A Day Tour in Pueblo Grande Ruin
The City of Phoenix has a lot of scenic attraction to enjoy. With its scenic attractions, many people visit Phoenix Arizona and aside of that, Phoenix Point of pride is the Pueblo Grande Ruin, an ancient heart of Phoenix and the largest preserved archaeological site within Phoenix. Having a day tour in Pueblo Grande Ruin you should learn about the attraction offers and an indoor and outdoor exhibit in Pueblo Grande Ruin in Phoenix Arizona.
Aside of that, there’s a lot of indoor and outdoor exhibits in Pueblo Grande Ruins and be sure to stop by the Museum Store in Pueblo Grande Museum. Original American Indian Art including baskets, jewelry, pottery, paintings, kachina dolls and an extensive collection of books on archaeology are available to buy.
Before that, Let we know the History of the Pueblo Grande Ruin.
A National Historic Landmark and a large prehistoric Hohokam Indian village site that was continuously occupied between 100 and 1450 A.D. heavily influenced by contacts with Mexico, the Hohokam built a Central American style ball court and a large masonry platform mound surrounded by caliche-brick dwellings between 1150 and 1450 A.D. The mound covers 3.3 acres and stands 20 feet high. The Pueblo Grande Ruin contains exhibits on the Hohokam people.
And now, here are some indoor and outdoor exhibits that you must see in Pueblo Grande Ruin at Phoenix Arizona.
The Main Gallery of Pueblo Grande Ruin contains the agriculture, architecture and arts of the Hohokam. Inspire the design of canal system of Hohokam canal system. A red-on-buff pottery, tools and shell stone jewelry that belonged to the Hohokam people. And the Hohokam occupied land, is the Natural desert that surround of the desert and riparian landscapes material.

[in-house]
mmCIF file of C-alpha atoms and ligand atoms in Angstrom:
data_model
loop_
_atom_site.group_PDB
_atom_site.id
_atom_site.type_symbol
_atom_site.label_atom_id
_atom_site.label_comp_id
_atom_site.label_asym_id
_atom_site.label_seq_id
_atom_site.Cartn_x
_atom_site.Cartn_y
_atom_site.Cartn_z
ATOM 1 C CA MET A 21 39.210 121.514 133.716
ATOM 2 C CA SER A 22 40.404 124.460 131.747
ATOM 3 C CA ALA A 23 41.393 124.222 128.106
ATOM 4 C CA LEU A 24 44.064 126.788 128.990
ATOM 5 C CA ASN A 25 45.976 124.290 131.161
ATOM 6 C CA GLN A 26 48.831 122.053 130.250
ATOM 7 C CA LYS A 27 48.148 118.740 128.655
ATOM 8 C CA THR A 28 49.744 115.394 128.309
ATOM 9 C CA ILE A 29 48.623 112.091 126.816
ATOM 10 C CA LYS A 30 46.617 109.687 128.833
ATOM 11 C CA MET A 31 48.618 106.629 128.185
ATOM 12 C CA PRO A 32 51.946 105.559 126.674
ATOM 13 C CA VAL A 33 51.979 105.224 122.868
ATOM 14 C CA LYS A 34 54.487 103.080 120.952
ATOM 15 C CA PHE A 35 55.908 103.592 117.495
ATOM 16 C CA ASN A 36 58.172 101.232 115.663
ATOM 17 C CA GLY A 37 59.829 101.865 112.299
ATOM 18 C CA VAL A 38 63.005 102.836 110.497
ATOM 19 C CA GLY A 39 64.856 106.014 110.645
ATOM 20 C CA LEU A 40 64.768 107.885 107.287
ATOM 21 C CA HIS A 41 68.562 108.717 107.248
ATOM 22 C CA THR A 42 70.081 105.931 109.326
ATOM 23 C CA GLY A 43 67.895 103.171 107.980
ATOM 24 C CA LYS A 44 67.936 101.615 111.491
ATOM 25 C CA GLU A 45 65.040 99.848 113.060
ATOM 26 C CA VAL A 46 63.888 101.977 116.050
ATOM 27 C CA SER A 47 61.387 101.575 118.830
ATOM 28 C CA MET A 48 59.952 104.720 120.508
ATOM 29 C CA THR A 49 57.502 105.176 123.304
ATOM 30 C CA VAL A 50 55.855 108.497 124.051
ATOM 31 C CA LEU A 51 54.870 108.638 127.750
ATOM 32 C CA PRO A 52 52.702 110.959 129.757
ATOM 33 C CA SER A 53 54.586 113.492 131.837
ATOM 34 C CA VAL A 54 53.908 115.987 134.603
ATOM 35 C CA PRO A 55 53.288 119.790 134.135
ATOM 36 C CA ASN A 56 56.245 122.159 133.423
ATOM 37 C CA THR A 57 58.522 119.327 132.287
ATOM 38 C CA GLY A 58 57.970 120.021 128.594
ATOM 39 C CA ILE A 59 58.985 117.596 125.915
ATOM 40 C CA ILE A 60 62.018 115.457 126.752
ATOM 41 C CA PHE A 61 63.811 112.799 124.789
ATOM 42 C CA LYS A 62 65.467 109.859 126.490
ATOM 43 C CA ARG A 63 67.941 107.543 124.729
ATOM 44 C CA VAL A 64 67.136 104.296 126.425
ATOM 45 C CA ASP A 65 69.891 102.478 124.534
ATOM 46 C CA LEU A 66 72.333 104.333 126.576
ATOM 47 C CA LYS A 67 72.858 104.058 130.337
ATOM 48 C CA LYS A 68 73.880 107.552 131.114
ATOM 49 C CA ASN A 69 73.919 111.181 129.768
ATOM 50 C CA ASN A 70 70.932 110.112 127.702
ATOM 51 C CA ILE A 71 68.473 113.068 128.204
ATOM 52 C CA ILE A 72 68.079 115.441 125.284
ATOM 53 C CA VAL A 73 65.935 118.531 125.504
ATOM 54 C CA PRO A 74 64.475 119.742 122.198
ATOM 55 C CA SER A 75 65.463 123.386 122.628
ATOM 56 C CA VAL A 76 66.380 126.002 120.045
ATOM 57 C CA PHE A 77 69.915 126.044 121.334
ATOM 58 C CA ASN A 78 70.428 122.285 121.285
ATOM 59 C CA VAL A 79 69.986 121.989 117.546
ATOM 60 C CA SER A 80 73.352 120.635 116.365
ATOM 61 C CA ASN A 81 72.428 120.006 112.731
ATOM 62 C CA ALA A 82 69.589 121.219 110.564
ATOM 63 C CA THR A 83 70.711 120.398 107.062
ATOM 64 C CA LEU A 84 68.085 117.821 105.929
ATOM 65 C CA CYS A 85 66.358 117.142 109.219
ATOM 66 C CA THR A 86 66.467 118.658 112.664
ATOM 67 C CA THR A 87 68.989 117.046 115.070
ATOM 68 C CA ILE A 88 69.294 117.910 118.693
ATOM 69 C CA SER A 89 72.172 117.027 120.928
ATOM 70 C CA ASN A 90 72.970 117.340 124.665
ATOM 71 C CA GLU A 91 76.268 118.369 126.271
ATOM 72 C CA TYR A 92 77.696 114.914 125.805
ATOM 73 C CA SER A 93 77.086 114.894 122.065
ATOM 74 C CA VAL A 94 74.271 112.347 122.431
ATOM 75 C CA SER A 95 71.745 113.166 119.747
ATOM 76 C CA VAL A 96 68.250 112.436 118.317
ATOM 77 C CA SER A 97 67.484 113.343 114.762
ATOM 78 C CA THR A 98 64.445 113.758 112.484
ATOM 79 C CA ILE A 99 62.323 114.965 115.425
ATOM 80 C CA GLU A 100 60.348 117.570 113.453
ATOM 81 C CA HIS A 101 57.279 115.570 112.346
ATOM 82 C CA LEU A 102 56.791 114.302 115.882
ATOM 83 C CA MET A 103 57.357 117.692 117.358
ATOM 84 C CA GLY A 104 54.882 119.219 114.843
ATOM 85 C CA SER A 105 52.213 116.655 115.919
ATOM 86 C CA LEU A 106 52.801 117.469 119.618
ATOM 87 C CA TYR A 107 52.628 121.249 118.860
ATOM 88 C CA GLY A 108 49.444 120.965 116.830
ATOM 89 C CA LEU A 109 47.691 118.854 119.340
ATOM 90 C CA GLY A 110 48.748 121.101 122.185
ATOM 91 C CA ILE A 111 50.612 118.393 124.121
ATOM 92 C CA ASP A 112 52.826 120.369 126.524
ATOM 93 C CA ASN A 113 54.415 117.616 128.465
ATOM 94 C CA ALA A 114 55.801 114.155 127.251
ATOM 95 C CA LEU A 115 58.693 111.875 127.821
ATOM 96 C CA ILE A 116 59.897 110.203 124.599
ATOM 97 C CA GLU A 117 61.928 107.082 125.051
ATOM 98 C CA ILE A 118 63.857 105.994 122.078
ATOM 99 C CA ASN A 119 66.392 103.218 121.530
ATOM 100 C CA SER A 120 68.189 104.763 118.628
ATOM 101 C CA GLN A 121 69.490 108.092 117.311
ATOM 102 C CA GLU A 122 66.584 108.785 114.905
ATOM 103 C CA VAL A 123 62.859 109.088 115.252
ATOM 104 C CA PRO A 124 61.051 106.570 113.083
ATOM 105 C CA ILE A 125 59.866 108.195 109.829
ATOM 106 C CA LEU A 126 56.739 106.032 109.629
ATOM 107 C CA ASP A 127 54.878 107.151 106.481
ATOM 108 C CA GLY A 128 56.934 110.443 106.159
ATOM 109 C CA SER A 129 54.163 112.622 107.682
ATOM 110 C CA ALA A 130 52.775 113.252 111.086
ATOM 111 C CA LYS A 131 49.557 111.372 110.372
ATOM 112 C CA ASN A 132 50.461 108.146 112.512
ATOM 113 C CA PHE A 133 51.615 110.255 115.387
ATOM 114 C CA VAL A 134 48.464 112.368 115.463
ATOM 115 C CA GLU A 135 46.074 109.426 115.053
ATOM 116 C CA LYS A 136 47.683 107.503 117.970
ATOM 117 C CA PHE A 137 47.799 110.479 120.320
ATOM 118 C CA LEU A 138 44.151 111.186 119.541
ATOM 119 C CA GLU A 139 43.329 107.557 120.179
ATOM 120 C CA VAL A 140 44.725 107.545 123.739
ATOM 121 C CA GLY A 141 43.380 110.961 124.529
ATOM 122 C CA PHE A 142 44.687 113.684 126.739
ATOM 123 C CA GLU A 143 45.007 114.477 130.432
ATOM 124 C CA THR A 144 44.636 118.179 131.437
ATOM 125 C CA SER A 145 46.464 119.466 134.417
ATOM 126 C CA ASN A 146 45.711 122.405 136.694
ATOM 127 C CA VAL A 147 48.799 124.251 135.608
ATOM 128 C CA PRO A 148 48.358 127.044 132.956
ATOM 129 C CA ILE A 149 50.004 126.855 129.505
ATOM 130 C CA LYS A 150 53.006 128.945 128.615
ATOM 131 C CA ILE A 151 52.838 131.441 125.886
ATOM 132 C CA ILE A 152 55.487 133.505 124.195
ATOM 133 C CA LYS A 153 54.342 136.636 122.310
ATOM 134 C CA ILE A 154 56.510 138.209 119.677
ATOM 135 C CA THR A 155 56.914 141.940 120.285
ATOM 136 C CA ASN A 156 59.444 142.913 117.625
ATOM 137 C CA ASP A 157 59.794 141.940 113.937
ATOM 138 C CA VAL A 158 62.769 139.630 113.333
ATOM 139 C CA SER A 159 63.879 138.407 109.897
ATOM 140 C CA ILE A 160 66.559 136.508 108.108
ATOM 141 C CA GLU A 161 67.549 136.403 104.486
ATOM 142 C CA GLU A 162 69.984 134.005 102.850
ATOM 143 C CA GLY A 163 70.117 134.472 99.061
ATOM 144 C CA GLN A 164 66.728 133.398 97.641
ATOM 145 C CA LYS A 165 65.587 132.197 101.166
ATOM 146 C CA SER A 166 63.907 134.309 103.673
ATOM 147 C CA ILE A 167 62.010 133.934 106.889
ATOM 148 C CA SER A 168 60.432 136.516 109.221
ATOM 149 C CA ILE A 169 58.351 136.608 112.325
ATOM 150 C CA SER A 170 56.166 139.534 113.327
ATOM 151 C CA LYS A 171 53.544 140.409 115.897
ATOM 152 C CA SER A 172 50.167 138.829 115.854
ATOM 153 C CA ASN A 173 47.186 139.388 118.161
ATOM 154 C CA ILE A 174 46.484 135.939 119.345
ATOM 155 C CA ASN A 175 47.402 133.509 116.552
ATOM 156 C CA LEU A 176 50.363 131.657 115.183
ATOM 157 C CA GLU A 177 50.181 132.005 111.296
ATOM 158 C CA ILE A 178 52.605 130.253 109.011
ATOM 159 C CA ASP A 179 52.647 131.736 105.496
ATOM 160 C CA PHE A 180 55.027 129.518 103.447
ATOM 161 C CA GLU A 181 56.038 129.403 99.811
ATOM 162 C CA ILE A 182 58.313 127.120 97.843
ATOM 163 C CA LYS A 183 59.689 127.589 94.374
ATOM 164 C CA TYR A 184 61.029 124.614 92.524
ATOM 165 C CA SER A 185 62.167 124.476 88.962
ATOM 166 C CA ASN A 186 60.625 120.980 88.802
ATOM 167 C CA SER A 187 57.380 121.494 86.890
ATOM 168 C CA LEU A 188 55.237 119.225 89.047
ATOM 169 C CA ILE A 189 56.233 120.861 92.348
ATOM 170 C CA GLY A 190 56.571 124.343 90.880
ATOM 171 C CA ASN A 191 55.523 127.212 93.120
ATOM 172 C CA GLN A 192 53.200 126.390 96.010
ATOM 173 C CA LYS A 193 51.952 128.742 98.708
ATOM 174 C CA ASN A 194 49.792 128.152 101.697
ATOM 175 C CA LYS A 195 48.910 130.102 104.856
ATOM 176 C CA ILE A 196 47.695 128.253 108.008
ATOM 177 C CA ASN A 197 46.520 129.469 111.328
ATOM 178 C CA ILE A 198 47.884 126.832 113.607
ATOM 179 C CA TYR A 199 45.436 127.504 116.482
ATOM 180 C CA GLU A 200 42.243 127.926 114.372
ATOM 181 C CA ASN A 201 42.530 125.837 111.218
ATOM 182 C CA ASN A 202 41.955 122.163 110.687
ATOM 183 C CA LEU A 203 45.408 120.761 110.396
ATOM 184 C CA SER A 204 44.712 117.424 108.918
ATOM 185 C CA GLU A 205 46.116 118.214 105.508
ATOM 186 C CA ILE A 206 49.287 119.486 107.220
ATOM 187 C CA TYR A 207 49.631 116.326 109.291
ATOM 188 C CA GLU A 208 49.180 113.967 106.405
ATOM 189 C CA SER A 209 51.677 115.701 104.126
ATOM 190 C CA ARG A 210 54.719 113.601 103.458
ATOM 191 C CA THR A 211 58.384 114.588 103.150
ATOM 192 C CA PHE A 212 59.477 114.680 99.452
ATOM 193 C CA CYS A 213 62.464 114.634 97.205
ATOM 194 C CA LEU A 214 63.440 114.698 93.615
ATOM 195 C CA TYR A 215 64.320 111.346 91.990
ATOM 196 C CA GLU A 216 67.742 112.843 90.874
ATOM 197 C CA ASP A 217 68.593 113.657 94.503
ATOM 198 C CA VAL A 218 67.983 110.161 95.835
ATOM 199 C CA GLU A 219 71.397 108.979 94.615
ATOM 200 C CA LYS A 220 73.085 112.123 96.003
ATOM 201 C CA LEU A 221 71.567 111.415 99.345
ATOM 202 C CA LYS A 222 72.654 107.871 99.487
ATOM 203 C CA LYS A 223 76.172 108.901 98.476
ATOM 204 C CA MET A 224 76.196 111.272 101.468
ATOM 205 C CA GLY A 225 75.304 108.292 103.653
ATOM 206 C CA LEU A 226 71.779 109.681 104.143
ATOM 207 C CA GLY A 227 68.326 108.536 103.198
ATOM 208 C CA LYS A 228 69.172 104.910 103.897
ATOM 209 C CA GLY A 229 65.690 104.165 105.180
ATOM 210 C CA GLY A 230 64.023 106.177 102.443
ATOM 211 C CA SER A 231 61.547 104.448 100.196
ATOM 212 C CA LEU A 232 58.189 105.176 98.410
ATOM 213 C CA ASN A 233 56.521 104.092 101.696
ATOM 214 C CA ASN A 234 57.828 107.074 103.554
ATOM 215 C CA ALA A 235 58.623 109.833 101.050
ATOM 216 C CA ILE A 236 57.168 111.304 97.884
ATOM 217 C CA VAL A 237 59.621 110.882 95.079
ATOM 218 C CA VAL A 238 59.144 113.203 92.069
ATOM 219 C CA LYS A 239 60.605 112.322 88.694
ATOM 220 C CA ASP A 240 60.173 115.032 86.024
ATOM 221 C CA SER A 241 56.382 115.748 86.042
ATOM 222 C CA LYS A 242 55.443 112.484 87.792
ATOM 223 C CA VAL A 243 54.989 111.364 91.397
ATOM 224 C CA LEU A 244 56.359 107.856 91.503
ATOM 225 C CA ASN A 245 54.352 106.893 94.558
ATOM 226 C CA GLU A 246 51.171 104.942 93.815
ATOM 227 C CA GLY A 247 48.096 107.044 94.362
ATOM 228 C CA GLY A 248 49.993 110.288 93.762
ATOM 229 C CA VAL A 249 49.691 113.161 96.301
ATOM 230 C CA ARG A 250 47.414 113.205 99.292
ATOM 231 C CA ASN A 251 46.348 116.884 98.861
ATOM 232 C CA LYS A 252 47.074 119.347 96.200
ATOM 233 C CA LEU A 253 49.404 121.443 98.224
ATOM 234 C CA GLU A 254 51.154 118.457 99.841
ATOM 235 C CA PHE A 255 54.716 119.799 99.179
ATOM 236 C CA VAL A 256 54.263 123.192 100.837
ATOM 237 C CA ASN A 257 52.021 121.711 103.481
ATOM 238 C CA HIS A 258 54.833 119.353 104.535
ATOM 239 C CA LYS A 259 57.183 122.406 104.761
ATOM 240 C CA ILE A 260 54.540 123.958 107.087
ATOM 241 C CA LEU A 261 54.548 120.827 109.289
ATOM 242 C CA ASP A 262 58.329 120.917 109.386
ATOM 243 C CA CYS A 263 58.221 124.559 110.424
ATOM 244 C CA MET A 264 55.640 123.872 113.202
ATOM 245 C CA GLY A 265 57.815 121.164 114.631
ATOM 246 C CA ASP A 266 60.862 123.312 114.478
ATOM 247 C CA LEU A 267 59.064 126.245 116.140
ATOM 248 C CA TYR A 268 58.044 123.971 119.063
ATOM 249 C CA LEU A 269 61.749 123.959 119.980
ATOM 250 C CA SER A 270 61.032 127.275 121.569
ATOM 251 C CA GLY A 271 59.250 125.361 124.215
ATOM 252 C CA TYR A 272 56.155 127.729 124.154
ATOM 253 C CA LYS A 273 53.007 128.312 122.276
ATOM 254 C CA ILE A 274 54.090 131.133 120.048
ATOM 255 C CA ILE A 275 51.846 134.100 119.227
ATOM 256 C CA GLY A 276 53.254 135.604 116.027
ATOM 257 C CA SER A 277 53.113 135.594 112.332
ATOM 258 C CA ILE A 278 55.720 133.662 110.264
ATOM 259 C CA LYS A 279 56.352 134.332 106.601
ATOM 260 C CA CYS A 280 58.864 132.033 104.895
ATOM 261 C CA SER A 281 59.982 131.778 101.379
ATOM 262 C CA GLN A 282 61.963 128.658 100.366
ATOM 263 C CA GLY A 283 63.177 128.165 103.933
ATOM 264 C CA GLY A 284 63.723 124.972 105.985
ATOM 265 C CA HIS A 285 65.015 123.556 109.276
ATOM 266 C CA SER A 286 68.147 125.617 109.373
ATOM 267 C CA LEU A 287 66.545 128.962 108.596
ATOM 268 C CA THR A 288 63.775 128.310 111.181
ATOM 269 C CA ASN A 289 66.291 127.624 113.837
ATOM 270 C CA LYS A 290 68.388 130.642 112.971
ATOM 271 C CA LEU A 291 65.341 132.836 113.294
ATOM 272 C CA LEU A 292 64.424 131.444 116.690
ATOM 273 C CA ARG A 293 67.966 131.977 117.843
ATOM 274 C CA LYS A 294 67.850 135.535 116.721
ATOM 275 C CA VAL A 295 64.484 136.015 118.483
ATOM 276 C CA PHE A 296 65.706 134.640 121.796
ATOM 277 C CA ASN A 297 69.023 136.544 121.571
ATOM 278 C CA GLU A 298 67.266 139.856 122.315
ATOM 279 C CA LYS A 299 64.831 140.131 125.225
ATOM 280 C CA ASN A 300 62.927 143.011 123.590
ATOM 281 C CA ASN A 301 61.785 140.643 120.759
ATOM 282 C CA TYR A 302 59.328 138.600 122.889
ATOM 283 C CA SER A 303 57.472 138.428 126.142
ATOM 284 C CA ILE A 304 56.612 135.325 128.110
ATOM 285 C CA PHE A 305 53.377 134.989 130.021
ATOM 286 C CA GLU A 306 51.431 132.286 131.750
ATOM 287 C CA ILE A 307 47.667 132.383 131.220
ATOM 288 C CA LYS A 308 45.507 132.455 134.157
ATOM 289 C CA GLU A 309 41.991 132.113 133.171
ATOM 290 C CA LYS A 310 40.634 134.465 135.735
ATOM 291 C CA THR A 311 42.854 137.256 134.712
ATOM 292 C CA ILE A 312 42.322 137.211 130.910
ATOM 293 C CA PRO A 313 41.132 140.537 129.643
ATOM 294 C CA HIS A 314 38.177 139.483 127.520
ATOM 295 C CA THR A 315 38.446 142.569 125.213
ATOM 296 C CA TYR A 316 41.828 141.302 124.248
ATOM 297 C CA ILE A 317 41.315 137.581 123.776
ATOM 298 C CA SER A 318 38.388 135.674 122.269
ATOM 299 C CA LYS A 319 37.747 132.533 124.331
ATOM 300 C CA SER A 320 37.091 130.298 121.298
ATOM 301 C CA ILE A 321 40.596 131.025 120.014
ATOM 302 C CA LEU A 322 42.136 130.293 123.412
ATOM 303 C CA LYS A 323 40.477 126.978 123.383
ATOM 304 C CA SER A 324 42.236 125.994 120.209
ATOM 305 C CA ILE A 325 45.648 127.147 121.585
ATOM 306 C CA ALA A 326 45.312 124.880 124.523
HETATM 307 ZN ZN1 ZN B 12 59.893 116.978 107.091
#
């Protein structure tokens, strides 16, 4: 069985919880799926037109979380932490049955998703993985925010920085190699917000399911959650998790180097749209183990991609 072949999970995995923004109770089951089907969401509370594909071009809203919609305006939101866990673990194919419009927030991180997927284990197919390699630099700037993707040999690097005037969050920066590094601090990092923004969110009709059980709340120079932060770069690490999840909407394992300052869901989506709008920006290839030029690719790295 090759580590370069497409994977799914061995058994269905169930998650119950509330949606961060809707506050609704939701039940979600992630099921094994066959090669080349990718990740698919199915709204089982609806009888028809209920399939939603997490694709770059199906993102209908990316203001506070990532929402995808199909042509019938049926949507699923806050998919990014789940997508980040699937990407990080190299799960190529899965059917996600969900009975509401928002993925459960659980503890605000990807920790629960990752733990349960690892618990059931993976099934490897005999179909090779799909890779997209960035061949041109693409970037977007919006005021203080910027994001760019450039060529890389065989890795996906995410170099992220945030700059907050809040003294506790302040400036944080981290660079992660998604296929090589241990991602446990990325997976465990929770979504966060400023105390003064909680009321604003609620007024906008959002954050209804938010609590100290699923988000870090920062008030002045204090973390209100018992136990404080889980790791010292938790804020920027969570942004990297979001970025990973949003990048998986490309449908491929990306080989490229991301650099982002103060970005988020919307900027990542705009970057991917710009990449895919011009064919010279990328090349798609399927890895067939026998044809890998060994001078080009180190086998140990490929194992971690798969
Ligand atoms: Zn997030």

Everyone can explore archaeology in the Children’s Gallery. Gaze up at the photo-mural that illustrates various aspects of archaeological field work. Hands-on displays will let you explore how archaeologists study clues from ancient and historic sites.
Outdoor Ruin Trail
The Outdoor Ruin Trail is the two-thirds of the museum and it features the prehistoric Hohokam archaeological village site that partially has mound, ball court and replicated houses. Along the trail you will see a variety of native plants, walk-in replicated dwellings and an interpretive agricultural garden.
The Agricultural Garden
When the Hohokam people first settled in the area, the Salt River ran year round. Settlers constructed miles of canals, so that the Salt River water could irrigate their fields of corn, beans, squash and cotton. The Hohokam people most likely relied on manual labor and their domesticated dogs to protect their crops from birds and small rodents.
The Ball Court
The Ball Court is the center of village life at one time. An oval, bowl-shaped in the depressions in the ground, surrounded by mounds of dirt that have dozens of spectators to watch what was happening in the court. Archaeologists cannot be certain what the ballgame looked like or that it was a ballgame at all. Some evidence suggests ball courts were associated with markets or trade relationships.